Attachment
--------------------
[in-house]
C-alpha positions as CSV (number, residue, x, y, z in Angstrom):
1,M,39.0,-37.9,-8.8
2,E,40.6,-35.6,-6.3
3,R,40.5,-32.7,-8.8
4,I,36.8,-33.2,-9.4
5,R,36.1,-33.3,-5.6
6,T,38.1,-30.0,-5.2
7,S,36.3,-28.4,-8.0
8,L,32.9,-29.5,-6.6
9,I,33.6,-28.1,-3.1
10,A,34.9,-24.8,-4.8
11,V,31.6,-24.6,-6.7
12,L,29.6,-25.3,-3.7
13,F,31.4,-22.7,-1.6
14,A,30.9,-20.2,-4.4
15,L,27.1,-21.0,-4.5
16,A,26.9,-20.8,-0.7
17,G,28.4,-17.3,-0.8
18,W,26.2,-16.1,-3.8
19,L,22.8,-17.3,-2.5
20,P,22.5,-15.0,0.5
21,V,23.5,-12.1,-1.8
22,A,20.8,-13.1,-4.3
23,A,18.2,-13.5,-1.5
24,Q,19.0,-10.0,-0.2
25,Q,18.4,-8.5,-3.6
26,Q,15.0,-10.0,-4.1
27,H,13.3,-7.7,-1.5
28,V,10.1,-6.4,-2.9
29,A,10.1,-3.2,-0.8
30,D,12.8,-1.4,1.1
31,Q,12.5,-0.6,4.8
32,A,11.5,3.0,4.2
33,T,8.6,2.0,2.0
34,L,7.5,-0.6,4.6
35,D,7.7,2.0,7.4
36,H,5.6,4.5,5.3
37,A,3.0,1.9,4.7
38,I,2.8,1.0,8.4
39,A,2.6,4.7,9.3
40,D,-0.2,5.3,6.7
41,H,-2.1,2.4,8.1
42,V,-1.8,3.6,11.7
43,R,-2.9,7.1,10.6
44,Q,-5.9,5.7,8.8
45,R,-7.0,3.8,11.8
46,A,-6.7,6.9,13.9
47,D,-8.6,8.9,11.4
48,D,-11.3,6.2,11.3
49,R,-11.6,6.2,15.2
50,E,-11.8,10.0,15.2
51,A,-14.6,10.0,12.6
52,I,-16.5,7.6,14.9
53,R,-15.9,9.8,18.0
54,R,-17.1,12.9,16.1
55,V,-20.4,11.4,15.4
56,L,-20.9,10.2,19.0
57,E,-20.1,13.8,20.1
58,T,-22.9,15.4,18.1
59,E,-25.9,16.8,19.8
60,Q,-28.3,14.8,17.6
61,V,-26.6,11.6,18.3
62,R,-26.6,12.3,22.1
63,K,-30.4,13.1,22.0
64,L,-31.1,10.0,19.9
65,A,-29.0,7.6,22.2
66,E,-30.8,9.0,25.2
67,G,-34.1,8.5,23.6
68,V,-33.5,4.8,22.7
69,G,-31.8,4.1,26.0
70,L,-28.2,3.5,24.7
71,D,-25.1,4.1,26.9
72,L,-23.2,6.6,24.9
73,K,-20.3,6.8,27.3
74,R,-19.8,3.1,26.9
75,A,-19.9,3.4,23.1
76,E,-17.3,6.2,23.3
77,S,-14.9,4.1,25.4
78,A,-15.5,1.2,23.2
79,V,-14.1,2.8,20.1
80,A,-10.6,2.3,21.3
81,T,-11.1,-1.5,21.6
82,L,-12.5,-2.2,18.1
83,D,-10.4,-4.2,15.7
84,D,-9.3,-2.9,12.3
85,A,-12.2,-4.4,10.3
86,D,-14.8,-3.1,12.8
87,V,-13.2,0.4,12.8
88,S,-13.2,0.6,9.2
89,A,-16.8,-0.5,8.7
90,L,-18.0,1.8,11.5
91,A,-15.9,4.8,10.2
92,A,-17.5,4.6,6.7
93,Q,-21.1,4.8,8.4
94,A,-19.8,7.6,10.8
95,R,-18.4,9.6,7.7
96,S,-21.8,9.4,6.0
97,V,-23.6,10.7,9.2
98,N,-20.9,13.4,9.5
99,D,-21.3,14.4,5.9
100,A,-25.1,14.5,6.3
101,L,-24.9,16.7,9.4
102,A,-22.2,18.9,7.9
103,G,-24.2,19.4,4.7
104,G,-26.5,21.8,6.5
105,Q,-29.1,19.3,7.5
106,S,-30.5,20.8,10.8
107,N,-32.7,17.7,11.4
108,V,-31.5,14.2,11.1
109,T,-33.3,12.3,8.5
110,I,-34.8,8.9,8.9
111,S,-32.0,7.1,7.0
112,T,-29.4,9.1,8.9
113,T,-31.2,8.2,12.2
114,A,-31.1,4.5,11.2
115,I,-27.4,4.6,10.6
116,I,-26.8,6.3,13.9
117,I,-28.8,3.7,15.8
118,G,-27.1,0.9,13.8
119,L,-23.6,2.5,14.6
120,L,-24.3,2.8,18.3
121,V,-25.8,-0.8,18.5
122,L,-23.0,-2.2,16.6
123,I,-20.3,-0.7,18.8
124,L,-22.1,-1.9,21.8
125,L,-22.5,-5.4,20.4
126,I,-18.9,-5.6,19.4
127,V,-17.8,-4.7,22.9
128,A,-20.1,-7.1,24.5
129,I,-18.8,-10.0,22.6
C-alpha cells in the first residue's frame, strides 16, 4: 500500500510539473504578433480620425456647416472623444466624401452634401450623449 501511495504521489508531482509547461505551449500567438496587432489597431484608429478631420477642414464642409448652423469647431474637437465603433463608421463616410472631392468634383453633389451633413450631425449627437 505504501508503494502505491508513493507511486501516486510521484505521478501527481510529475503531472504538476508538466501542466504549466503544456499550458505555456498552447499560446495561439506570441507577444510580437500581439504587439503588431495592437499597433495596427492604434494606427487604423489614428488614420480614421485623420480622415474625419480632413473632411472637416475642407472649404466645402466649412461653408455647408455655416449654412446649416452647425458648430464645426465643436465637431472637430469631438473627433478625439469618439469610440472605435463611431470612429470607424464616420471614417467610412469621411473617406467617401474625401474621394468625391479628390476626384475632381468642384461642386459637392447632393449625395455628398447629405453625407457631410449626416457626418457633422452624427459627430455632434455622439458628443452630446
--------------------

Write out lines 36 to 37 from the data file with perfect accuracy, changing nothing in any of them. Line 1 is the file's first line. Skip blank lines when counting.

34,L,7.5,-0.6,4.6
35,D,7.7,2.0,7.4